When Ignatius left Loyola he had no definite plans for the future, except that he wished to rival all the saints had done in the way of penance. His first care was to make a general confession at the famous sanctuary of Montserrat, where, after three days of self-examination, and carefully noting his sins, he confessed, gave to the poor the rich clothes in which he had come, and put on garment of sack-cloth reaching to his feet. His sword and dagger he suspended at Our Lady’s altar, and passed the night watching before them. Next morning, the feast of the Annunciation, 1522, after Communion, he left the sanctuary, not knowing whither he went. But he soon fell in with a kind woman, Iñes Pascual, who showed him a cavern near the neighbouring town of Manresa, where he might retire for prayer, austerities, and contemplation, while he lived on alms. But here, instead of obtaining greater peace, he was consumed with the most troublesome scruples. Had he confessed this sin? Had he omitted that circumstance? At one time he was violently tempted to end his miseries by suicide, on which he resolved neither to eat nor to drink (unless his life was in danger), until God granted him the peace which he desired, and so he continued until his confessor stopped him at the end of the week. At last, however, he triumphed over all obstacles, and then abounded in wonderful graces and visions.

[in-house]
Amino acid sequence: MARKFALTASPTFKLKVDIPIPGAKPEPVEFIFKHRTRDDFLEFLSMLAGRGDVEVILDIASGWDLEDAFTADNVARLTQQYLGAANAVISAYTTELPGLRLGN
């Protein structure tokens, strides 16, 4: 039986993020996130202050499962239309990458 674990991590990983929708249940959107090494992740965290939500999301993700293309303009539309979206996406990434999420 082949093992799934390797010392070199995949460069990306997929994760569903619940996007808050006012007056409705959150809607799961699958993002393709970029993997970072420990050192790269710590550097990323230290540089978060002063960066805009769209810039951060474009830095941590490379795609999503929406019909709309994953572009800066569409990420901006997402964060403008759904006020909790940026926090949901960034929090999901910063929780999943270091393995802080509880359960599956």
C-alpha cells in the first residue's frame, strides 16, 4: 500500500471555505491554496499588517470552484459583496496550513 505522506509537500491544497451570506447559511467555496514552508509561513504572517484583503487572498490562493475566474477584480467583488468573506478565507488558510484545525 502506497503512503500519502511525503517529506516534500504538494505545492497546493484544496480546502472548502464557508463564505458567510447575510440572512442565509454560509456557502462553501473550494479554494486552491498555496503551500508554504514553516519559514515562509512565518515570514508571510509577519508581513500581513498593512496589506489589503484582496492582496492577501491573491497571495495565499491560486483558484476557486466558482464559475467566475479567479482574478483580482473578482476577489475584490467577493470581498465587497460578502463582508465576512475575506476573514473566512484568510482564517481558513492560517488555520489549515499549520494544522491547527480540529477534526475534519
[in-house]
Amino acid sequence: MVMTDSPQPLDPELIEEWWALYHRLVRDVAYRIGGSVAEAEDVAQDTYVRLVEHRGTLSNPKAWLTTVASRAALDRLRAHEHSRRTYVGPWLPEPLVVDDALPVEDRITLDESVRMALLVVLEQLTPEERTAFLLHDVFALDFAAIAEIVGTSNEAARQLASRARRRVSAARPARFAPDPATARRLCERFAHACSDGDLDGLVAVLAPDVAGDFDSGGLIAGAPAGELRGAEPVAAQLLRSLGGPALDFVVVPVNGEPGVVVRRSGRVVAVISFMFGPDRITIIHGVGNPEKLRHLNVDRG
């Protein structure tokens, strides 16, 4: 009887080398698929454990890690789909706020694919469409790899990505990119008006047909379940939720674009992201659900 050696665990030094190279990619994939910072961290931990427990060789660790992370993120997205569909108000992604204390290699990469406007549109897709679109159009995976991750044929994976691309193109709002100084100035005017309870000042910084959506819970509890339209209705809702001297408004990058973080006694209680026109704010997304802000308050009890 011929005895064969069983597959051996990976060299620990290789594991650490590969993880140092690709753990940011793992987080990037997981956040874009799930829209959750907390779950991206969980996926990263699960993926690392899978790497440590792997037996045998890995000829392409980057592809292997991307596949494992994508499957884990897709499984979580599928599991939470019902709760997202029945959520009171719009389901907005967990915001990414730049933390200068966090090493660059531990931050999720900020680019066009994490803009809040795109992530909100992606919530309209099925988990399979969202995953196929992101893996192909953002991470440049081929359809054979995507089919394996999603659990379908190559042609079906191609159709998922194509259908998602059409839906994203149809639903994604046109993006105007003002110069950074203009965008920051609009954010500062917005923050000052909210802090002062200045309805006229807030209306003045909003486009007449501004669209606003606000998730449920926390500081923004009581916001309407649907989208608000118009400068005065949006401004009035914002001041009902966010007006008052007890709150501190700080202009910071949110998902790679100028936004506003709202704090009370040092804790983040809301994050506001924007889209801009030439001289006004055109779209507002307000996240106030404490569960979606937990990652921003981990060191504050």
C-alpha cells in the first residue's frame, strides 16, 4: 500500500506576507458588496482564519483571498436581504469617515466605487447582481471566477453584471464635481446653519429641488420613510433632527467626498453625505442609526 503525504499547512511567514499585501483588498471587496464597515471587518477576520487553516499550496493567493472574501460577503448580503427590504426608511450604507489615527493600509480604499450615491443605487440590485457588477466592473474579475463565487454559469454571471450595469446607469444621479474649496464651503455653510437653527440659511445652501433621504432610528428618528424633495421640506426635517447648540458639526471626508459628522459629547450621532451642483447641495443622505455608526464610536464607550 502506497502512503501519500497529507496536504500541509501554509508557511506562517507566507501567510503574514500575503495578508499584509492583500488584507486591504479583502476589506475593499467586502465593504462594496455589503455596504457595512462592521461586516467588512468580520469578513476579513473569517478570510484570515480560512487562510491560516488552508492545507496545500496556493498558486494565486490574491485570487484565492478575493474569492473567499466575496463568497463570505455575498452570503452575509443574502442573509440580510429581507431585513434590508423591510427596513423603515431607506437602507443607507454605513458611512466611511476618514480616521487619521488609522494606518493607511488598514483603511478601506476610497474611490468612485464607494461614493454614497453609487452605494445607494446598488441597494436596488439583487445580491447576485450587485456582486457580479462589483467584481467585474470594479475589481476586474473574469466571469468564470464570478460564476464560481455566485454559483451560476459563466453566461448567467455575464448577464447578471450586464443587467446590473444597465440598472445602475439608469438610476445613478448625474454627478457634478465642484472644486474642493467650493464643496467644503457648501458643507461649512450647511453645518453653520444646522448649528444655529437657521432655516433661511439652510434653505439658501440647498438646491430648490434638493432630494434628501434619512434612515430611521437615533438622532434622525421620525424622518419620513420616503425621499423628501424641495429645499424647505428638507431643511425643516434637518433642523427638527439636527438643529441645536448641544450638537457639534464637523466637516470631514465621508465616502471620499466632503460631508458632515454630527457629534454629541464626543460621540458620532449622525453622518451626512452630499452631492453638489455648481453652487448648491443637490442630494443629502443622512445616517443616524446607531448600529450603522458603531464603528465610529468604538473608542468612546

It was at this time, too, that he began to make notes of his spiritual experiences, notes which grew into the little book of “The Spiritual Exercises”. God also afflicted him with severe sicknesses, when he was looked after by friends in the public hospital; for many felt drawn towards him, and he requited their many kind offices by teaching them how to pray and instructing them in spiritual matters. Having recovered health, and acquired sufficient experience to guide him in his new life, he commenced his long-meditated migration to the Holy Land. From the first he had looked forward to it as leading to a life of heroic penance; now he also regarded it as a school in which he might learn how to realize clearly and to conform himself perfectly to Christ’s life. The voyage was fully as painful as he had conceived. Poverty, sickness, exposure, fatigue, starvation, dangers of shipwreck and capture, prisons, blows, contradictions, these were his daily lot; and on his arrival the Franciscans, who had charge of the holy places, commanded him to return under pain of sin. Ignatius demanded what right they had thus to interfere with a pilgrim like himself, and the friars explained that, to prevent many troubles which had occurred in finding ransoms for Christian prisoners, the pope had given them the power and they offered to show him their Bulls. Ignatius at once submitted, though it meant altering his whole plan of life, refused to look at the proferred Bulls, and was back at Barcelona about March, 1524.